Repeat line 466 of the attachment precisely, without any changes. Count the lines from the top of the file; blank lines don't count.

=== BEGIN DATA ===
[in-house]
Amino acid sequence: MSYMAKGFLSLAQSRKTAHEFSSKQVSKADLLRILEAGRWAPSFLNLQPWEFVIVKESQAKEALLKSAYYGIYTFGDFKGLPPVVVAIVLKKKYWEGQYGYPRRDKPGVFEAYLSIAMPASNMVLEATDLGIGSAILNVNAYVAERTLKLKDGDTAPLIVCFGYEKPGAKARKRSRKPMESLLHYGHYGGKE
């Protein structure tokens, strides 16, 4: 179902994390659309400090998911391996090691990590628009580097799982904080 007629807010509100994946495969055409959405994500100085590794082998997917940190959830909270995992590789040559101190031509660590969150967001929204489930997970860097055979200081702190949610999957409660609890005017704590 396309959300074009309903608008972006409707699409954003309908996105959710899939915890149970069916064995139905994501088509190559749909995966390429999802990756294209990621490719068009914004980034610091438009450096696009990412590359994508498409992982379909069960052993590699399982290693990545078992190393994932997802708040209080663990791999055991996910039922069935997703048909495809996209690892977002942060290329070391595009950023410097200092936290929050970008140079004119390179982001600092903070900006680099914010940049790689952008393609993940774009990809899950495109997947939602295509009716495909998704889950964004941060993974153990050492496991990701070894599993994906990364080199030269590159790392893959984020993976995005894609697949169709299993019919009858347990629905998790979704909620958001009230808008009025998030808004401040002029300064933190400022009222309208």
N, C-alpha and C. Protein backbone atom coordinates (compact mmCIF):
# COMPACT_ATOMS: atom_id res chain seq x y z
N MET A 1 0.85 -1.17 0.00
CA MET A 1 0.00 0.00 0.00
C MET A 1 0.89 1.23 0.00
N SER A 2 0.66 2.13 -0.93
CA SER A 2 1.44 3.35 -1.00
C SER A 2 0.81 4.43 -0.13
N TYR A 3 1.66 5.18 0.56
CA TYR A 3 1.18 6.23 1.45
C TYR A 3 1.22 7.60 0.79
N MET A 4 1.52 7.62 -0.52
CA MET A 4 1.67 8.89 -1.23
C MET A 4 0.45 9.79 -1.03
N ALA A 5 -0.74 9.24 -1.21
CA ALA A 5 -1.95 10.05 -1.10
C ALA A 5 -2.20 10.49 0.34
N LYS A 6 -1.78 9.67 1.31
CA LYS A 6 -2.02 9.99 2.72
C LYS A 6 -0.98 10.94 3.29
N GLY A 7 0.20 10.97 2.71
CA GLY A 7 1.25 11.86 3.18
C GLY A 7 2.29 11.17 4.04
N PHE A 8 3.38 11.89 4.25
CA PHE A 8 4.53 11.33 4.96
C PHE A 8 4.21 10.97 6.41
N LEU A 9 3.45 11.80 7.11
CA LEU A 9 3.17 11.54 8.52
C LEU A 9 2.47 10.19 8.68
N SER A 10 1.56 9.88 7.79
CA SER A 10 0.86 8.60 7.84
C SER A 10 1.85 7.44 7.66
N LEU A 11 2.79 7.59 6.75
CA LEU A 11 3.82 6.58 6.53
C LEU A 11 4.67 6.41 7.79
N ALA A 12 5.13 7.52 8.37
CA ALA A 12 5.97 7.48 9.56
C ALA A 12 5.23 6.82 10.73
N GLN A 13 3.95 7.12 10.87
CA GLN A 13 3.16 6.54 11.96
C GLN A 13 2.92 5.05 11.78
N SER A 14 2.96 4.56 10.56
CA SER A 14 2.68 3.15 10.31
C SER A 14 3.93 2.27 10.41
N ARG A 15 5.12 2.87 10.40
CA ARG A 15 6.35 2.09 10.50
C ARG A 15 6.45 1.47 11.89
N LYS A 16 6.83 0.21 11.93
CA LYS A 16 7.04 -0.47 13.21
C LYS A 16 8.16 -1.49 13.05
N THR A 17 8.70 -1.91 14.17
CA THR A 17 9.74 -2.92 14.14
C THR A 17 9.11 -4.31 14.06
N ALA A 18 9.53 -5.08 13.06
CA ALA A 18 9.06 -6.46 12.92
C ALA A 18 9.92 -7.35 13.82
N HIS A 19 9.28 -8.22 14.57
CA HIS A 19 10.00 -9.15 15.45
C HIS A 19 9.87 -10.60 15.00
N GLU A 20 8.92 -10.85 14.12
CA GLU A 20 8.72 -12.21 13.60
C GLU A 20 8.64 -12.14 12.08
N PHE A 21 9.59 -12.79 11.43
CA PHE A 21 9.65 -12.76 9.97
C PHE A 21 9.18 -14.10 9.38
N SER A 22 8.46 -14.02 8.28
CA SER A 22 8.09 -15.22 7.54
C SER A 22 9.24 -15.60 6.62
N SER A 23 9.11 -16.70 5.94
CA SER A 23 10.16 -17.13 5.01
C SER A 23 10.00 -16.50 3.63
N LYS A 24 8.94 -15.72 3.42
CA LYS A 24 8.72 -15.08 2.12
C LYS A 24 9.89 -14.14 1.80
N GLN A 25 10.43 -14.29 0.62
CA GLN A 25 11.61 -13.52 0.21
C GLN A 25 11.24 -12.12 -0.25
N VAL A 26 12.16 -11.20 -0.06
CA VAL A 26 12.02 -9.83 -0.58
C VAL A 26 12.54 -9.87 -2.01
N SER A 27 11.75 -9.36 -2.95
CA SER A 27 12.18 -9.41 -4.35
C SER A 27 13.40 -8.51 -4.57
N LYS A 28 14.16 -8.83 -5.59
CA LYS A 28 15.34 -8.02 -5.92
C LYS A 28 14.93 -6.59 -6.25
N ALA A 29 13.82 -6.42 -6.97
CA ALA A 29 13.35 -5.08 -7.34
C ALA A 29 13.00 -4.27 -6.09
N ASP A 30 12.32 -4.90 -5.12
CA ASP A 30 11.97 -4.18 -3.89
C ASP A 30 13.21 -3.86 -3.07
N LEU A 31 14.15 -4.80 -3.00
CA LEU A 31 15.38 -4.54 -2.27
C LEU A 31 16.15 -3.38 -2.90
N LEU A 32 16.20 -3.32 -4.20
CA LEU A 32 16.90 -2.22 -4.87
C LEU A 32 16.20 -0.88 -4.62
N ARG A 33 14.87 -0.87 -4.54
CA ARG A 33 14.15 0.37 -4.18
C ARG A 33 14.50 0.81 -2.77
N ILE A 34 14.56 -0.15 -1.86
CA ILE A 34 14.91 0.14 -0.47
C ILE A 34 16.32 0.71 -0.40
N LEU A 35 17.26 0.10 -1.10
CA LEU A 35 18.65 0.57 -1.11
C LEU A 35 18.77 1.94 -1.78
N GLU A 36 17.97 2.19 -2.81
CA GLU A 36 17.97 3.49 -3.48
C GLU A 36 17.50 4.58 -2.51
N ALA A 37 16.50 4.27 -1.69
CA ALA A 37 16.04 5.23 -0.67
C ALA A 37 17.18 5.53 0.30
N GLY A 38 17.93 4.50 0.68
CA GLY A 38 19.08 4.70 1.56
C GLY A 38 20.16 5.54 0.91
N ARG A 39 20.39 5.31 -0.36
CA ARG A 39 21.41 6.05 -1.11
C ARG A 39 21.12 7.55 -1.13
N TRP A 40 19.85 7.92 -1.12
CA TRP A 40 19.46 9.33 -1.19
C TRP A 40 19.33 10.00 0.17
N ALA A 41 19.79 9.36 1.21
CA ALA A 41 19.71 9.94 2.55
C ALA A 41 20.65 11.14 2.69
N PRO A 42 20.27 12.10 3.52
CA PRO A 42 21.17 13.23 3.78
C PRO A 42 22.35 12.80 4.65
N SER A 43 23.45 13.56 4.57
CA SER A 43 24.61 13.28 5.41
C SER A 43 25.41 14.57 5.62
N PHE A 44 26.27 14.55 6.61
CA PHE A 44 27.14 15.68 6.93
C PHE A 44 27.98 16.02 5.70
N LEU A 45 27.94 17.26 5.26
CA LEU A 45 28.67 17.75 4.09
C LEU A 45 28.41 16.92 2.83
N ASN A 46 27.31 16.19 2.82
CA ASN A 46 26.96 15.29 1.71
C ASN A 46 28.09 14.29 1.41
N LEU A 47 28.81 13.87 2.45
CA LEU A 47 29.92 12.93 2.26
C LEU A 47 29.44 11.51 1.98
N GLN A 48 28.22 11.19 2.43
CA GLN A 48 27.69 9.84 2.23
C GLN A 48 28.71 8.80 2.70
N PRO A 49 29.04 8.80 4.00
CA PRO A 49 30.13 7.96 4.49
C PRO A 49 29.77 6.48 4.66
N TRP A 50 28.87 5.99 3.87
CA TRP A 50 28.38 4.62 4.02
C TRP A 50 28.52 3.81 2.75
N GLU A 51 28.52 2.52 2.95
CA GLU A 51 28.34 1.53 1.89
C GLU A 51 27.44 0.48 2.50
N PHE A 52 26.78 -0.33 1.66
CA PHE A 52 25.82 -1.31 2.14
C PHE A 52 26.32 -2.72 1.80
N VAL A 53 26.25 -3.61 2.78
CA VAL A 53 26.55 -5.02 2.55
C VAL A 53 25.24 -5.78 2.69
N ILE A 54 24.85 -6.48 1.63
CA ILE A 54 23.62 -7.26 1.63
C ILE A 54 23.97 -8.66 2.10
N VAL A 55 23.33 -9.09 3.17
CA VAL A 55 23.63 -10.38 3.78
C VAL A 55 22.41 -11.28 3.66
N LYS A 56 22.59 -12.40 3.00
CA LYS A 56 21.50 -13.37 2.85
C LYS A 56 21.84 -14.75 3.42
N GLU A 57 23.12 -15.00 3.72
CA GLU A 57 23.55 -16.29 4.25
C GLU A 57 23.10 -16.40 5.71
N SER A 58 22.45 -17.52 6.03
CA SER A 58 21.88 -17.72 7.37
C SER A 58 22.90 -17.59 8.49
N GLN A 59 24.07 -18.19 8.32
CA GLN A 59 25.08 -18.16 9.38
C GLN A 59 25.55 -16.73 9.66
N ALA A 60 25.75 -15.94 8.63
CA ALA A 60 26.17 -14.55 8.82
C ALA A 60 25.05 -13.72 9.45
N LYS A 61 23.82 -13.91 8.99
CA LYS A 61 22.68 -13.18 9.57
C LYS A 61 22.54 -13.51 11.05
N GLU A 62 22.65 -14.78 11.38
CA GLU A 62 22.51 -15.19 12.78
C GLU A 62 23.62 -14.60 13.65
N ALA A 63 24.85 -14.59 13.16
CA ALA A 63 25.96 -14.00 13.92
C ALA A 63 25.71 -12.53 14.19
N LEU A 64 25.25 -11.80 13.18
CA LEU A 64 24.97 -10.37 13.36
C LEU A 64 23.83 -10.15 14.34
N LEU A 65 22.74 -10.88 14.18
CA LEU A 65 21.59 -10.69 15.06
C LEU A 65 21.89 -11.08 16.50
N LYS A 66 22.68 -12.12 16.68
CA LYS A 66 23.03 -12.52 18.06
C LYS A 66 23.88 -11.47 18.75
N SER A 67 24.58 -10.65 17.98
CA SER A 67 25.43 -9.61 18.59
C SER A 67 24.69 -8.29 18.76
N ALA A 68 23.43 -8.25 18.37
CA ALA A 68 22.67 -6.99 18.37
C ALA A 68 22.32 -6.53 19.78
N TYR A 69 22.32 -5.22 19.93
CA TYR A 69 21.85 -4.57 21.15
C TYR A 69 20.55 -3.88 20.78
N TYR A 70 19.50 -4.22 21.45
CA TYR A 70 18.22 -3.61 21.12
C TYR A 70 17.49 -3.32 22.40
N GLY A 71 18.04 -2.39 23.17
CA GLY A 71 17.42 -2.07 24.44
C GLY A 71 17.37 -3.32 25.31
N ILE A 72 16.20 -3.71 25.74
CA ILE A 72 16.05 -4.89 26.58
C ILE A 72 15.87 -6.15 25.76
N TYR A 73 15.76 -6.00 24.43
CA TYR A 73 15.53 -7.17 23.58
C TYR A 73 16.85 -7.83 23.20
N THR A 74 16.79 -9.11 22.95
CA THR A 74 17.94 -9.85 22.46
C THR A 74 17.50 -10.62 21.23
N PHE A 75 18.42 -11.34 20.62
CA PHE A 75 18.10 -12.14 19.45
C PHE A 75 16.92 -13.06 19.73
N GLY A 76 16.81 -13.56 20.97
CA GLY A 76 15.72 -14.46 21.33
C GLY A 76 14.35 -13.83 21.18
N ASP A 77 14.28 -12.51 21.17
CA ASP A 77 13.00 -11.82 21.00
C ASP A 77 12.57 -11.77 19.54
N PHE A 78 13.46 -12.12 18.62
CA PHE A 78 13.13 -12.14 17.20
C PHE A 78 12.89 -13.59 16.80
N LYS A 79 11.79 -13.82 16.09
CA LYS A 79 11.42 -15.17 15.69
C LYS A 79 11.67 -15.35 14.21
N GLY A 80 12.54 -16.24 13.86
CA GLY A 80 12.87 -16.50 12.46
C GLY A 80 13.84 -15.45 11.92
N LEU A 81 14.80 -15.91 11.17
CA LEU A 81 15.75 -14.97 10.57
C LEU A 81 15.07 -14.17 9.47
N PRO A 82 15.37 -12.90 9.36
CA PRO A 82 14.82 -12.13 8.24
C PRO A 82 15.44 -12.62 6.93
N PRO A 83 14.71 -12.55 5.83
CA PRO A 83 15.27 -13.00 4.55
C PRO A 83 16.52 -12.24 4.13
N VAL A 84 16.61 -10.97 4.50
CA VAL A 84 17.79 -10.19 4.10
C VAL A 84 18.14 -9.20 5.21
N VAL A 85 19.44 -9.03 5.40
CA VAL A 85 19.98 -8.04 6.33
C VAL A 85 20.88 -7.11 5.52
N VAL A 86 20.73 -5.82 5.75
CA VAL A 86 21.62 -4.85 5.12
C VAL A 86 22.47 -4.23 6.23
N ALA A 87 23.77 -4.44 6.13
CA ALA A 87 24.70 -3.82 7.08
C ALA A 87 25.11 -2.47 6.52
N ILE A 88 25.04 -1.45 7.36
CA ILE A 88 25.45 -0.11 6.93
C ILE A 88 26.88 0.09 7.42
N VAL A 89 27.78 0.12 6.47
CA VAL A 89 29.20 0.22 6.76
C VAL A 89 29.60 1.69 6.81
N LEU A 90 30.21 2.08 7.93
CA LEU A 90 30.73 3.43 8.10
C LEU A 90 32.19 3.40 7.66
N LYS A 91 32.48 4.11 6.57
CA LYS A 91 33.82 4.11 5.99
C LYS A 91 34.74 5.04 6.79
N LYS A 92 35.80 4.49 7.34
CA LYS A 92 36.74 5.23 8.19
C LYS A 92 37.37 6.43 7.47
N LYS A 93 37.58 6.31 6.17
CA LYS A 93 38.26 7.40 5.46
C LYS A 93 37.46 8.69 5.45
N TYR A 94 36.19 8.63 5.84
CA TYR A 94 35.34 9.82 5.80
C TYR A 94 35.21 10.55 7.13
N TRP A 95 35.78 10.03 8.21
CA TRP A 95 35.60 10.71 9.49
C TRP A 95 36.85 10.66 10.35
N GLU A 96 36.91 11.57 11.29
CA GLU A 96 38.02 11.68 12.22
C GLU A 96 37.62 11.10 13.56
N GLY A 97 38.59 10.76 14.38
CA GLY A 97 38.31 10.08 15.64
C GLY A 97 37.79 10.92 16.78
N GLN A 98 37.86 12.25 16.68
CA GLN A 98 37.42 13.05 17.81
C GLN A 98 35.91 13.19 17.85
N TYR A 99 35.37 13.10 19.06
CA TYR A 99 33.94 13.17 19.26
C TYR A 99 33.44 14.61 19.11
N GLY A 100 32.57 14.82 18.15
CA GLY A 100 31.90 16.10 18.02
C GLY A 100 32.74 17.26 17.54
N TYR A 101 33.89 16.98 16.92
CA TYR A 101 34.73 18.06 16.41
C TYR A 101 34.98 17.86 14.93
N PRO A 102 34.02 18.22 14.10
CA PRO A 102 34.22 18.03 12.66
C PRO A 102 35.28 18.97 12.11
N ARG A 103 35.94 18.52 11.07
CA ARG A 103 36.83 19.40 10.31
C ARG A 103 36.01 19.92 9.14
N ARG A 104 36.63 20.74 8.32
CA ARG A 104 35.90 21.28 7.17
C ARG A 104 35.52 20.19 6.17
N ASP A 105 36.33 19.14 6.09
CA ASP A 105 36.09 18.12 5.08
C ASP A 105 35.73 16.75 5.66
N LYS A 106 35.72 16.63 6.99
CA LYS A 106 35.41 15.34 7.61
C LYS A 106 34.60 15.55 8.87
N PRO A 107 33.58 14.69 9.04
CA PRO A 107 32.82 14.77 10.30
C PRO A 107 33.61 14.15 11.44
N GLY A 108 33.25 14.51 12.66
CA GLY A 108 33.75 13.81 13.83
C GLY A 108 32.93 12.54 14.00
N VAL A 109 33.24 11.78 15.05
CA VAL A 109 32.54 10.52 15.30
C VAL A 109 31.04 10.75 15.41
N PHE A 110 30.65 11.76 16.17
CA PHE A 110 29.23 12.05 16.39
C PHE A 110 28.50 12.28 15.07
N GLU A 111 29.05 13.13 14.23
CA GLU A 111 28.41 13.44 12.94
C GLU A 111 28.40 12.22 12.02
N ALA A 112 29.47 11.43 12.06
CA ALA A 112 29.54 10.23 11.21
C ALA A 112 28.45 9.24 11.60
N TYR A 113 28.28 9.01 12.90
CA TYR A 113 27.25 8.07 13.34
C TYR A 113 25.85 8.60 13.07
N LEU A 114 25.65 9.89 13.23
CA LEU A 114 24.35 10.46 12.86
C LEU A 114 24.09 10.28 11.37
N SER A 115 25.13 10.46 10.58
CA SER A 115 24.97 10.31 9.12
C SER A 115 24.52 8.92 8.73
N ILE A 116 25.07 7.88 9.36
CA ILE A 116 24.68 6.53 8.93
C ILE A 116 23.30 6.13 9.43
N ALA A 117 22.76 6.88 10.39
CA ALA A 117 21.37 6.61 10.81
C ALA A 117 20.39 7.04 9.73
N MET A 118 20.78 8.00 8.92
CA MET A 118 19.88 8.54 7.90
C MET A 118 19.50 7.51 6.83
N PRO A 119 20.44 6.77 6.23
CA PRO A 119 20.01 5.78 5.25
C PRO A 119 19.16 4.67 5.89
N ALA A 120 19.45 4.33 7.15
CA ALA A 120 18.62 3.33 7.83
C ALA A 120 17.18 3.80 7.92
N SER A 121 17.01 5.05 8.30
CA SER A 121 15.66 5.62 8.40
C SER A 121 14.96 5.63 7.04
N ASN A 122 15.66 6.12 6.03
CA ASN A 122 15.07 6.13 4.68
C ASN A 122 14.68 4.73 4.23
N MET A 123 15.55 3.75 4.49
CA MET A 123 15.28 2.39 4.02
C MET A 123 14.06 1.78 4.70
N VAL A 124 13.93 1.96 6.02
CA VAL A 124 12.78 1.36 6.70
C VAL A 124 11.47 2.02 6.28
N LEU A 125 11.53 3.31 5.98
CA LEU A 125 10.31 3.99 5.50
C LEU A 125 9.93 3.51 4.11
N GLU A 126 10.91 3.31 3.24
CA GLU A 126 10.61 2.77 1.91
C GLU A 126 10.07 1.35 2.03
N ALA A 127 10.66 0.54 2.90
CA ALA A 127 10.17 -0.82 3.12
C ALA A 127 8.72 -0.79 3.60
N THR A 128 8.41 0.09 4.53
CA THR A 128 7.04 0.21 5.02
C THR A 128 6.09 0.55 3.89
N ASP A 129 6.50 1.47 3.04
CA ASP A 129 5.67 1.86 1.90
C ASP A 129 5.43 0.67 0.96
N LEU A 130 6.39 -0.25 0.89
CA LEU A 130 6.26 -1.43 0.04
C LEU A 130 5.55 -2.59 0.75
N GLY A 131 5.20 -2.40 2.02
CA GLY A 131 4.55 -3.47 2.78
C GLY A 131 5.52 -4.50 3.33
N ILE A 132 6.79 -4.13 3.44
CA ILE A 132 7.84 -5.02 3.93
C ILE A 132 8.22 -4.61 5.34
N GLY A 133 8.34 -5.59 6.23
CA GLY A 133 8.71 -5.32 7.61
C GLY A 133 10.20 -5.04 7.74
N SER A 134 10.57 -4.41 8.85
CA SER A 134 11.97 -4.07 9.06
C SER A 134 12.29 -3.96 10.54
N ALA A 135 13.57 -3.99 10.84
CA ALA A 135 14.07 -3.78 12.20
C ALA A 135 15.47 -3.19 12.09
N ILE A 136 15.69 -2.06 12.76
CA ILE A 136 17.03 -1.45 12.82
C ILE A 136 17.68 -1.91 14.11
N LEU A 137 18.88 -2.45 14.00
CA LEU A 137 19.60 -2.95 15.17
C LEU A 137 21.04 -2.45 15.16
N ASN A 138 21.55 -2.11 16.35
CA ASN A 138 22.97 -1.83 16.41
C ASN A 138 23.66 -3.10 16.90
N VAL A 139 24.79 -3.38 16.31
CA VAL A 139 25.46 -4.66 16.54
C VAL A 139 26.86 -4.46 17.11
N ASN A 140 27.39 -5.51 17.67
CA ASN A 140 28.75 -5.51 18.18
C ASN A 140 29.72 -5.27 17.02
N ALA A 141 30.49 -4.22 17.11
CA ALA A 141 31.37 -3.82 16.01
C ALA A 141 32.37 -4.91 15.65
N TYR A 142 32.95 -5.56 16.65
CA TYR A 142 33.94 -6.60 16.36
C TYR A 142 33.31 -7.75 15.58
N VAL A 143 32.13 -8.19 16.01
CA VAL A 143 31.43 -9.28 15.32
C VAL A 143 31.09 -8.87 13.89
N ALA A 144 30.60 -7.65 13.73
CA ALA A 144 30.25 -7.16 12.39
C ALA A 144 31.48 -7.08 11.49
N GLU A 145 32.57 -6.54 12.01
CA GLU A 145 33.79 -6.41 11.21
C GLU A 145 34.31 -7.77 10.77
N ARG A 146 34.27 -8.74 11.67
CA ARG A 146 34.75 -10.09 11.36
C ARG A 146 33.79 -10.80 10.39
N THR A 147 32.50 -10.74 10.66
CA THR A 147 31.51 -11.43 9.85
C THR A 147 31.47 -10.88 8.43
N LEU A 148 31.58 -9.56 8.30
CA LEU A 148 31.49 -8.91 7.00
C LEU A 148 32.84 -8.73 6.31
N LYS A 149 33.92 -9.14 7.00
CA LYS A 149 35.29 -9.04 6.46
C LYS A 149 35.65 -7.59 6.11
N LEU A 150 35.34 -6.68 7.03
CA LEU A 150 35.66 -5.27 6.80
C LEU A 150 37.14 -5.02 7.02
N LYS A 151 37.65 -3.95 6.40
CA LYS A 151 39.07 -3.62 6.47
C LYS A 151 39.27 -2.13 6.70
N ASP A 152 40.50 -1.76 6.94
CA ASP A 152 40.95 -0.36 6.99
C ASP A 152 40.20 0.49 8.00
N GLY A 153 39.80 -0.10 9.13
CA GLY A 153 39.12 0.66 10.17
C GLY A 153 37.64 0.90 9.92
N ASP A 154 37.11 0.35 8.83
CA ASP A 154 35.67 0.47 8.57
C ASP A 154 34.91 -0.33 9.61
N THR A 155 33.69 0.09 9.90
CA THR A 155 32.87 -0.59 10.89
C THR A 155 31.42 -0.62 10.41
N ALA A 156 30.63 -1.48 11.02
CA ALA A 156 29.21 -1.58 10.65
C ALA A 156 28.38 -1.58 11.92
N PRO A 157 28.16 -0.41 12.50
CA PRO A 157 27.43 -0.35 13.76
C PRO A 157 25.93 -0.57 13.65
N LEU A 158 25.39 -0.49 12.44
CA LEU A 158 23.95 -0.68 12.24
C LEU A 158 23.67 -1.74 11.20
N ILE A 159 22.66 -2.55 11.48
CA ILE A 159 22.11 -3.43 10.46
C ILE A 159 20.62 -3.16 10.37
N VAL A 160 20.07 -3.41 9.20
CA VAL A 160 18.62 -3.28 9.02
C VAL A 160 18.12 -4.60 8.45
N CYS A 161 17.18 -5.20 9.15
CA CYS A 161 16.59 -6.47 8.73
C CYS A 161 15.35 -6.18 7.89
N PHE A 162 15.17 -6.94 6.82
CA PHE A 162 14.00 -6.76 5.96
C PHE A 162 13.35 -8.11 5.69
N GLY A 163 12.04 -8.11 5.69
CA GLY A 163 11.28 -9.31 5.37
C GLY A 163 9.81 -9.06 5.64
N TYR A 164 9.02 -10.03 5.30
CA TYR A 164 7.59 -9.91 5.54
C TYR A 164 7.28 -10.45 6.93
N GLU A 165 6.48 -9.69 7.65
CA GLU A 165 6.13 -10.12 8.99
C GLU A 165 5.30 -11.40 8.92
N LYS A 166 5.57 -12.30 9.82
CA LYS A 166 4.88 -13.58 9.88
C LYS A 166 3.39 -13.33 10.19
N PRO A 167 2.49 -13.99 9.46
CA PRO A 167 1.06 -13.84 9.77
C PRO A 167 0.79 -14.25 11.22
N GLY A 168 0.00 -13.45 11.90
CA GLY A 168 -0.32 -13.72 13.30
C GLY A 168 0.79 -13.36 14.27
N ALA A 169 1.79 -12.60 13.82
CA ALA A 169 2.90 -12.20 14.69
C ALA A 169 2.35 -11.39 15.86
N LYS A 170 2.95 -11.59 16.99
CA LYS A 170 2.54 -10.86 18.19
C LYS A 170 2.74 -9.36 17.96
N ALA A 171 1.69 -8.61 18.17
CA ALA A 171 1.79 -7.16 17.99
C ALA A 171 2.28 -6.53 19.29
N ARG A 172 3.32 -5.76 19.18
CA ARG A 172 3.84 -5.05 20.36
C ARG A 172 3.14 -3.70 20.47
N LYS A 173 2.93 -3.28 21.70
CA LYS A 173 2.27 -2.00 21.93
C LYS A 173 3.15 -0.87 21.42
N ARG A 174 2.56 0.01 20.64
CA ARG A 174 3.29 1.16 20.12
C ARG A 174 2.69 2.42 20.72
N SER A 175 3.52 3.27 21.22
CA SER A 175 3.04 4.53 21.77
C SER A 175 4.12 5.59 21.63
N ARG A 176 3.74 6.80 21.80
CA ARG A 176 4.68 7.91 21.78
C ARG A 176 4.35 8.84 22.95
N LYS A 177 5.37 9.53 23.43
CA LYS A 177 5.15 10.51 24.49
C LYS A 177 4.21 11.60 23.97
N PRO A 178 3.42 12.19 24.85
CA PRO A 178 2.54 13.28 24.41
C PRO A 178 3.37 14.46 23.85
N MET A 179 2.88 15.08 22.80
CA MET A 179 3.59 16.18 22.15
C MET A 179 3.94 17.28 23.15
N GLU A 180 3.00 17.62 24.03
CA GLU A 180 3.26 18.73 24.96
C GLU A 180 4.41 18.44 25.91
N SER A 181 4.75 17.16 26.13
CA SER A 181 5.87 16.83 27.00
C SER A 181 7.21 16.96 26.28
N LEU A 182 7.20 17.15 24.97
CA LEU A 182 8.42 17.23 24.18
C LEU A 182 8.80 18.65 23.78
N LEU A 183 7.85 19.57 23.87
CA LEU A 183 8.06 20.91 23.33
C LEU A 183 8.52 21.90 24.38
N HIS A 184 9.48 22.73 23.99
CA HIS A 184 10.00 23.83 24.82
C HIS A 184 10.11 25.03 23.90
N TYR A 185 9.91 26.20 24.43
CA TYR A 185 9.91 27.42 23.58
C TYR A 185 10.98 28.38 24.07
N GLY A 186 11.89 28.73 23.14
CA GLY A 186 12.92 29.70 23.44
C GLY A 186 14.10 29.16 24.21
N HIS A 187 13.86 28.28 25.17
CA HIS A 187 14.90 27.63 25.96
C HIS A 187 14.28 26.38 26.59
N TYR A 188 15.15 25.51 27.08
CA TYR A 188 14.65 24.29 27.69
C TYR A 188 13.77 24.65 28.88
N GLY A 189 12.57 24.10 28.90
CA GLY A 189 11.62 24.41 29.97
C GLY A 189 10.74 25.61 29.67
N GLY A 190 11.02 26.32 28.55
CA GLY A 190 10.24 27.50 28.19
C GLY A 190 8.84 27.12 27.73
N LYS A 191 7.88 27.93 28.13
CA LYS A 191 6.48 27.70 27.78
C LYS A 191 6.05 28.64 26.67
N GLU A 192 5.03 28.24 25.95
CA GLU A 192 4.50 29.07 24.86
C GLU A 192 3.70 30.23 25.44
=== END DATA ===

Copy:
CA ASP A 154 35.67 0.47 8.57